Co-Sponsorship Memo Being Circulated
This legislation requires an employer to make reasonable accommodations related to pregnancy, childbirth or related medical conditions unless those accommodations would prove an undue hardship on the employer’s operations. Two bills, one in the House and one in the Senate were announced on December 11, 2013. H.B. 1892 is sponsored by Representative Mark Painter, D-Montgomery; and S.B. 1209 is sponsored by Senator Matt Smith, D-Allegheny. Both bills are currently being circulated for co-sponsors.
Senator Smith’s co-sponsorship memo summarizes his bill (S.B. 1209) this way:
“Currently, federal law protects women from being fired or otherwise discriminated against due to pregnancy; however it does not require employers to provide pregnant women with certain necessary and temporary accommodations to ensure their health and safety during pregnancy. My legislation would bridge this gap.
Three-quarters of women entering the workforce will be pregnant and employed at the same time during their careers, and my legislation would ensure that they can balance each part of their life in a way that is safe and practical for all parties involved.”
Representative Painter has named his version of this legislation The Pennsylvania Pregnant Workers Fairness Act. His co-sponsorship memo describes HB 1892 this way:
“This year marks the 35th anniversary of the federal Pregnancy Discrimination Act (PDA). The PDA amended Title VII of the Civil Rights Act of 1964 to prohibit employment discrimination due to childbirth, pregnancy, or similar related medical conditions.
Today, unfortunately, pregnancy discrimination remains a persistent and growing problem.
In the majority of cases, the accommodations women need are minor, such as permission to sit periodically, the ability to carry a water bottle, or help lifting heavy objects. Those women who continue working without having these medically-advised accommodations risk their health and increase the likelihood of pregnancy complications.
Pregnancy discrimination causes significant and long-term harm to women and their families well beyond pregnancy, to include the loss of health benefits, job seniority, and wages. These losses also contribute to measurable long-term gender-based pay differences.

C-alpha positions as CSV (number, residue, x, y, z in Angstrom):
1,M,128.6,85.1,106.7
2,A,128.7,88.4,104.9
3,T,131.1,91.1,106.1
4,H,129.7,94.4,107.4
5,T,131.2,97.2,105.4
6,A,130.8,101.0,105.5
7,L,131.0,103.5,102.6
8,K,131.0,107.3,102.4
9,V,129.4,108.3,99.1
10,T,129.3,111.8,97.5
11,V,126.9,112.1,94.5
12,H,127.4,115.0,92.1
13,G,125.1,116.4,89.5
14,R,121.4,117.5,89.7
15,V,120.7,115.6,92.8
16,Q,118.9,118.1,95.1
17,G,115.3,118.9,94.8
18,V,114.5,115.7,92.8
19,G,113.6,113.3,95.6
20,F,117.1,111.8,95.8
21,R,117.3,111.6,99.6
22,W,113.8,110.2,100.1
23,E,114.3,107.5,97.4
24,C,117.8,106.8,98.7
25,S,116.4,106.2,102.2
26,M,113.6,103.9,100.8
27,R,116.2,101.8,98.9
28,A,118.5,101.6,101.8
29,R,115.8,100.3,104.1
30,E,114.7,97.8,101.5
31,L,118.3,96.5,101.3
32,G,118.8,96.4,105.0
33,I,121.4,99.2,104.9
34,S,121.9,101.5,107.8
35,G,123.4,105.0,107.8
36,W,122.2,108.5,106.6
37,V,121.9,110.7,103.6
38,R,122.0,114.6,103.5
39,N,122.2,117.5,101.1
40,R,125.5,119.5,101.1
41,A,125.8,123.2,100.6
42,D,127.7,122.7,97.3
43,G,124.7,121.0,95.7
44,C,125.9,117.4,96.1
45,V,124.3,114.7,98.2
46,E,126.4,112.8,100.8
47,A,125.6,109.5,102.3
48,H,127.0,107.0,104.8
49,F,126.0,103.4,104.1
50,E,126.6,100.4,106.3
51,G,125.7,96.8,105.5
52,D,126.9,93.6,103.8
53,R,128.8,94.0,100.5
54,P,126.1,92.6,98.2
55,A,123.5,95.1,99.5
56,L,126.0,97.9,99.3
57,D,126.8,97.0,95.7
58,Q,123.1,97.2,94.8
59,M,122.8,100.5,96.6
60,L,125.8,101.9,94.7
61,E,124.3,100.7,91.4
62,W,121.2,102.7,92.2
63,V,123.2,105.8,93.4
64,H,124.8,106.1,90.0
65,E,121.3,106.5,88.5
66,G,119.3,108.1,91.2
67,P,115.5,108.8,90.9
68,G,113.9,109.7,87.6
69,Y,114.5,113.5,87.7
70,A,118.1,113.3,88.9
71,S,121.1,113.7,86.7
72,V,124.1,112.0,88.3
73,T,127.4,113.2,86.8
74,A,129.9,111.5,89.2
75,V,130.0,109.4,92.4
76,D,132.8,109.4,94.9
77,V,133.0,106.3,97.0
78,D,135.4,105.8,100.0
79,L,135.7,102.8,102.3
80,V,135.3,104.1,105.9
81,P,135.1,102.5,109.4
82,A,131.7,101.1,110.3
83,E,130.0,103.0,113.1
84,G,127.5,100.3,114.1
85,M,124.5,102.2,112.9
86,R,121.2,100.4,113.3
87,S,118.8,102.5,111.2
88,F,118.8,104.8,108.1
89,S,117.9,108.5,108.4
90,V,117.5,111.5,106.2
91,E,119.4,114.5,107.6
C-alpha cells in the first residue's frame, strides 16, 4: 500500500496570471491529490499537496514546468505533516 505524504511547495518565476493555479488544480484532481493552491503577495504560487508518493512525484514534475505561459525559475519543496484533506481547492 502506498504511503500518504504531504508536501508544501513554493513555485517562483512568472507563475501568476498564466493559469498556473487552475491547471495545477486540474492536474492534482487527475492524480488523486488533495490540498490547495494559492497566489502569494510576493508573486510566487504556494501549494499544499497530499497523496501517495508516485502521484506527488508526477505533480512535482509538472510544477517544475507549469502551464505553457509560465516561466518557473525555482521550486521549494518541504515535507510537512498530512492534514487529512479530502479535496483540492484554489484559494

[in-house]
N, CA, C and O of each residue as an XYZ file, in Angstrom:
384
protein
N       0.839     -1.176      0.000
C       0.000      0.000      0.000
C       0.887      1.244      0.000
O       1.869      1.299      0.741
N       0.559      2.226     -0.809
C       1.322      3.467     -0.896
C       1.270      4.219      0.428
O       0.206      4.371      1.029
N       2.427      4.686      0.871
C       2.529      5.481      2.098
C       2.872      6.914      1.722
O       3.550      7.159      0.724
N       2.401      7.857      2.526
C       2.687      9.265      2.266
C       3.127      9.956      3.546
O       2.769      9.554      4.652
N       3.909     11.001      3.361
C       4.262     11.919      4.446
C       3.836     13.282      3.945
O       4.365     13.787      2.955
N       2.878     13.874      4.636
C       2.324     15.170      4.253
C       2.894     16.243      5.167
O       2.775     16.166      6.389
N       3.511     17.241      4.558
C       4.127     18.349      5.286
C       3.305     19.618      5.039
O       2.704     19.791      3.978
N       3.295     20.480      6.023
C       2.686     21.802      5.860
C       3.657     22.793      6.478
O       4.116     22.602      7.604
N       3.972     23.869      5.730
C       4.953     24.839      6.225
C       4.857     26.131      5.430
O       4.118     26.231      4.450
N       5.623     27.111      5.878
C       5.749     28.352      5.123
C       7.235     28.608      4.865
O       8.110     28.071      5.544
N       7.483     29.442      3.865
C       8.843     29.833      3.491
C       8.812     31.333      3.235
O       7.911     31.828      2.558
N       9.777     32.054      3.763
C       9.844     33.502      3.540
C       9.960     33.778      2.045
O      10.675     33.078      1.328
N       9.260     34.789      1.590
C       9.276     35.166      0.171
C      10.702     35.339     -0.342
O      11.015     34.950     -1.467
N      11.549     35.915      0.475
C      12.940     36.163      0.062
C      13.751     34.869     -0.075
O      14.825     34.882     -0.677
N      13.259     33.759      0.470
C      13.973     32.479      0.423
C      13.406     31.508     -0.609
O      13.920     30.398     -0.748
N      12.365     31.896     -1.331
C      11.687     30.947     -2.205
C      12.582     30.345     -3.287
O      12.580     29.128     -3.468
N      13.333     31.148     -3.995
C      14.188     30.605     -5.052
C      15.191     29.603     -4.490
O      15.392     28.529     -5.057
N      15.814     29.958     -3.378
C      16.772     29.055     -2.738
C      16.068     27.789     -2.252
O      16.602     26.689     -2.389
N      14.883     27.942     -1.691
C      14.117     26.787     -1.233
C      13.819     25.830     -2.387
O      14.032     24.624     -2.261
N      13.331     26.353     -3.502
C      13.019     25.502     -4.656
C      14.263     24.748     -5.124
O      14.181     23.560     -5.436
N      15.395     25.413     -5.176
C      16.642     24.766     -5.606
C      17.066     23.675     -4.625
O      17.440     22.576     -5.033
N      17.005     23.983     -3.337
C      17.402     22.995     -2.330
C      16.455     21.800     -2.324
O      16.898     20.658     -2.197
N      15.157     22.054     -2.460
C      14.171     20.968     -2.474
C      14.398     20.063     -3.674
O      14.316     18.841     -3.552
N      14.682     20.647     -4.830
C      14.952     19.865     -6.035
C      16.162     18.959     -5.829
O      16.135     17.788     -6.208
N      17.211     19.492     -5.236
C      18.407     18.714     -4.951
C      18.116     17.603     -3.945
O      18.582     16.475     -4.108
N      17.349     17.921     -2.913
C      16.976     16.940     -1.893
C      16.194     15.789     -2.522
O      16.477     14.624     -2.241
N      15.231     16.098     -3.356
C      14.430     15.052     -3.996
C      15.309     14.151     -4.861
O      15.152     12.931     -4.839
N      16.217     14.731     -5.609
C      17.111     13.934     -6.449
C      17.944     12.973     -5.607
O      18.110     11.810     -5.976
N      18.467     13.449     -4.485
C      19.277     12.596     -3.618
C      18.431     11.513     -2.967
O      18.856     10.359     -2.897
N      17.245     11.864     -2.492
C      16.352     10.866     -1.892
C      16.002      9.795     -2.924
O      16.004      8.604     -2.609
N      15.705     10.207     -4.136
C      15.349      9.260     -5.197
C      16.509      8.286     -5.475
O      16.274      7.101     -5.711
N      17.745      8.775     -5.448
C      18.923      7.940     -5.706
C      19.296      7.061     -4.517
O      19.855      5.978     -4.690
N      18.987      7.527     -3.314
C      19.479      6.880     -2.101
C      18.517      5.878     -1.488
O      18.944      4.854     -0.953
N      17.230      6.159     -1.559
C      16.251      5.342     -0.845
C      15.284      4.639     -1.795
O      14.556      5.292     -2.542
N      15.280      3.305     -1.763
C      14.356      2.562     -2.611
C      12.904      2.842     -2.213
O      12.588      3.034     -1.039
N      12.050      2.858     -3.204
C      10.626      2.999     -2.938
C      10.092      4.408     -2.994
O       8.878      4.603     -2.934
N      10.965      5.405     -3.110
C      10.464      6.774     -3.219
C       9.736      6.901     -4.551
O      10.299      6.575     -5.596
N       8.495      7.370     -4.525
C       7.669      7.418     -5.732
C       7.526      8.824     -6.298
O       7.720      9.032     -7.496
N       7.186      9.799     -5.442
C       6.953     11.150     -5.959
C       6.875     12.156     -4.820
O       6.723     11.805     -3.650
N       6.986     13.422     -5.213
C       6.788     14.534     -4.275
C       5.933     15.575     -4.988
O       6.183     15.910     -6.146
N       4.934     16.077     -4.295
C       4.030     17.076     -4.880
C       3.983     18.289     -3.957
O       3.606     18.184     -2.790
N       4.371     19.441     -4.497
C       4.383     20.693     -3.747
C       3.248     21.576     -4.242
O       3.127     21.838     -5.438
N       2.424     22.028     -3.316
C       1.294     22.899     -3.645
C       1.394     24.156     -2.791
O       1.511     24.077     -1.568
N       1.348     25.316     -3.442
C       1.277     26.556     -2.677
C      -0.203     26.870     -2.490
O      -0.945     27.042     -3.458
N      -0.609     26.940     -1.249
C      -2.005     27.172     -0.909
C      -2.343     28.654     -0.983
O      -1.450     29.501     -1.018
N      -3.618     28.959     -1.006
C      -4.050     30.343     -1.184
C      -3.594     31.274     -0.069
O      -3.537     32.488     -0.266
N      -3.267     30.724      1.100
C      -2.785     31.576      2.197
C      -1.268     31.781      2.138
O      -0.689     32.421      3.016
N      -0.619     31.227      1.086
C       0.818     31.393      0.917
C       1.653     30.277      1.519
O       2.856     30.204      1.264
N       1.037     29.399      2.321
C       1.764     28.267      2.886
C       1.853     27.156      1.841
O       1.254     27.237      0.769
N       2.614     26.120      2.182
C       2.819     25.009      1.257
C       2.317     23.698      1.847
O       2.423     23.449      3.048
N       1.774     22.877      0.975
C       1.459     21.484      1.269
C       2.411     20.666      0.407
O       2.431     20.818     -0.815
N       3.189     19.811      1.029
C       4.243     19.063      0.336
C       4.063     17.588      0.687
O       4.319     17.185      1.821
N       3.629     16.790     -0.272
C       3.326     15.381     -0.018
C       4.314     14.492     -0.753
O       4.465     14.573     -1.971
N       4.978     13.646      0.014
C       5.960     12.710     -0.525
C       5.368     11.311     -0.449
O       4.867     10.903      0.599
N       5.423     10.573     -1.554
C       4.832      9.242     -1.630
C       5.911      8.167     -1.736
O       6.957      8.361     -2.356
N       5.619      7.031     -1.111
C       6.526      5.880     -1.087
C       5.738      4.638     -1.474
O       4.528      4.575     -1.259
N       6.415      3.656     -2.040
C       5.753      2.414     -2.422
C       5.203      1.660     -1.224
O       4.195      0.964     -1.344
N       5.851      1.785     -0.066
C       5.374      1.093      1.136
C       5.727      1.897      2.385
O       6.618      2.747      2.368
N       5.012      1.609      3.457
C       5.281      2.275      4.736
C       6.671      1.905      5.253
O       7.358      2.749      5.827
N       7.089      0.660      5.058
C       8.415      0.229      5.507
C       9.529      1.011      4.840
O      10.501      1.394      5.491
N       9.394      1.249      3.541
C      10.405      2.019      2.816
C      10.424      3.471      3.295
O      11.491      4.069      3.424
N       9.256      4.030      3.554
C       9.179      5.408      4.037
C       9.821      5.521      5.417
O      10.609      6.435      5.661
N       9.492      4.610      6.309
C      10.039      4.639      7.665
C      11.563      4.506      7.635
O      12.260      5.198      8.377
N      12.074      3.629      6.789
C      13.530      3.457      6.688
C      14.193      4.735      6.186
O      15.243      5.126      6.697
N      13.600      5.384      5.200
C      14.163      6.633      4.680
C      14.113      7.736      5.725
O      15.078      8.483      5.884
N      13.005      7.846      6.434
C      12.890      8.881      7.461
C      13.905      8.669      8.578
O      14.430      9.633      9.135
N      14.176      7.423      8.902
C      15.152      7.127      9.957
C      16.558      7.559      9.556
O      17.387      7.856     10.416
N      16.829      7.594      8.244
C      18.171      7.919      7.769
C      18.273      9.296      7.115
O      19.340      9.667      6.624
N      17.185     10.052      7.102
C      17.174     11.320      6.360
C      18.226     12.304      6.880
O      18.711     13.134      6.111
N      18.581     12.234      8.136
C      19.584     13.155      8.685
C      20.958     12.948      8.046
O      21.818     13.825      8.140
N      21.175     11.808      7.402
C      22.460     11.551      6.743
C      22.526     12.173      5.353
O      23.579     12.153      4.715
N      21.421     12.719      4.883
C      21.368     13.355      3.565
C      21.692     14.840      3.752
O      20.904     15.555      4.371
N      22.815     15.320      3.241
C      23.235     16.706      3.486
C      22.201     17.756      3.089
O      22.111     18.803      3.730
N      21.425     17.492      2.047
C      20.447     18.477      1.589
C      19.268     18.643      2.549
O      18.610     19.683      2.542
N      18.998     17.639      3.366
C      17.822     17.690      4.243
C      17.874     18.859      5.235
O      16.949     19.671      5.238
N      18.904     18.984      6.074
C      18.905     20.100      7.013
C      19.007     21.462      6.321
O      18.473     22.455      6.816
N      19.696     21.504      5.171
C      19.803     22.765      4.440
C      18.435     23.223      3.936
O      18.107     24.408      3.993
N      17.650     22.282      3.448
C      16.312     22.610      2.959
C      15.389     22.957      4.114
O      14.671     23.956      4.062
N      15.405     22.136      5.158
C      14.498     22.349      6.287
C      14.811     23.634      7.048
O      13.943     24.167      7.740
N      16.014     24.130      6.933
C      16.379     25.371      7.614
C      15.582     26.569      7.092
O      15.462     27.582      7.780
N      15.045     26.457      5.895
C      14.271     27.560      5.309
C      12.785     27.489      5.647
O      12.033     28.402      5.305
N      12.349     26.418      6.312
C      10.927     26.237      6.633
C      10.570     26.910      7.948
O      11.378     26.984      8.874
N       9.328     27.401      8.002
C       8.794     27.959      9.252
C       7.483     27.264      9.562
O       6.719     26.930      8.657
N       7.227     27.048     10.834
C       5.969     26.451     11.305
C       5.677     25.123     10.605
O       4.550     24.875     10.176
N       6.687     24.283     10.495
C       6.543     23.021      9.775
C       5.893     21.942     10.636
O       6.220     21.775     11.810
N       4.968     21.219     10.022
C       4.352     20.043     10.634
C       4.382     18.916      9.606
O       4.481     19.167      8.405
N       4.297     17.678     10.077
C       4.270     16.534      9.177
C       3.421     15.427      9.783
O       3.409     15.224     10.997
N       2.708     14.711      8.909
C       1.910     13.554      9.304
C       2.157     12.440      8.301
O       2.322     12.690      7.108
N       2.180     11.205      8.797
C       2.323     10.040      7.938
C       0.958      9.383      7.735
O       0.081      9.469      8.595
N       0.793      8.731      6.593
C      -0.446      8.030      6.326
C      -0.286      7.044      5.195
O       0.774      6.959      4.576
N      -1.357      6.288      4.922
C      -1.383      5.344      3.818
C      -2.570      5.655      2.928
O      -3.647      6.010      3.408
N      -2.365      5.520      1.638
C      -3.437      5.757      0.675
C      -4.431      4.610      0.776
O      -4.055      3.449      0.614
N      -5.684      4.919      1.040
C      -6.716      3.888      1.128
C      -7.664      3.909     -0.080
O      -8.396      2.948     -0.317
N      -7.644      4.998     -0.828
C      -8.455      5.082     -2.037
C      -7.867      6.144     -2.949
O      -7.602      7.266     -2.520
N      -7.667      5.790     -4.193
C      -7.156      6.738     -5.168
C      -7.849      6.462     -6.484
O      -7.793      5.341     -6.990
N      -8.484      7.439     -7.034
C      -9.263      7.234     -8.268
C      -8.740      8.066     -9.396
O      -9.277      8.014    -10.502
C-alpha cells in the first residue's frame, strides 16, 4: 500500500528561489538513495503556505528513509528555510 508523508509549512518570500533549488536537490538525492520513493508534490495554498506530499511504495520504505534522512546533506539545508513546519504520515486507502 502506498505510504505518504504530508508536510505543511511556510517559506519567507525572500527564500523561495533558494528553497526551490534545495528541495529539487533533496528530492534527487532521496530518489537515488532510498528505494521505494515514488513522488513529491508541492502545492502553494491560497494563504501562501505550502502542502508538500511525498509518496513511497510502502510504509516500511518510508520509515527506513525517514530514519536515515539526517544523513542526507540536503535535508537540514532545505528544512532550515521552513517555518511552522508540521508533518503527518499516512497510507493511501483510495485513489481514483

The Pennsylvania Pregnant Workers Fairness Act would make it unlawful for a covered entity to refuse reasonable accommodations related to pregnancy, childbirth or related medical conditions unless those accommodations would prove an undue hardship on the entity’s operations.”
Other Women’s Healthcare Bills in Pennsylvania that Are Being Discussed but Have Not Yet Been Introduced
As I mentioned in my blog at the end of September when the Women’s Health Agenda Caucus first met, there are a total of at least 24 bills that are/will be part of the “Agenda for Women’s Health.” At least two of these bills are directly related to Reproductive Justice and Health. They were not part of the original roll-out, but are somewhere in the process of being written and/or circulated for co-sponsorship. I do not know when these bills will be introduced.
- Inmate Shackling: Strengthen pregnant inmate shackling law (Act 45 of 2010) to cover the entire pregnancy and a reasonable postpartum period for mother-child bonding and to eliminate the tasering of any incarcerated woman known to be pregnant.
- Medical Professional Conscientious Right to Refuse to Deliver Medically Inaccurate Information: Protect physician-patient relationships from political intrusion.
So on this 41st anniversary of Roe, I will celebrate this day by reiterating a statement I made on December 11, 2013:
“The ideas for change in this package of bills come from real-life stories of women. They include calls to service agencies, cries for help on hot lines, requests for advocacy, and lots of research to back up the anecdotal stories. As advocates, we realize there are other areas of concern, but believe the Women’s Health Caucuses’ agenda items are a great start.”
Thanks to everyone who is working for these two pro-active women’s health agendas. Thanks to the advocates across the country who have taken the momentum to stand up for our lives. And have a great Roe v. Wade Day as we go on the offense for women’s health and lives.
Does @Walmart provide good healthcare benefits? Find out at @ChangeWalmart: (Short answer: no) #WalmartStrikers
Here are some bullet points from this article:
- Walmart’s health care plans stopped covering any employee working less than 24 hours per week in 2012;
- States are forced to cover hundreds of thousands of Walmart employees under their state’s Medicaid and state-based low-income health care plans. In fact, of the 23 states making reports disclosing employers of recipients receiving state assistance, 21 report that Wal-Mart has the largest number of employees on the public roll; and
- According to a Wal-Mart Manager (Gretchen Adams in 2003), the company encourages employees to enroll in public assistance.
And there’s more damming evidence. Take a moment and read the full article.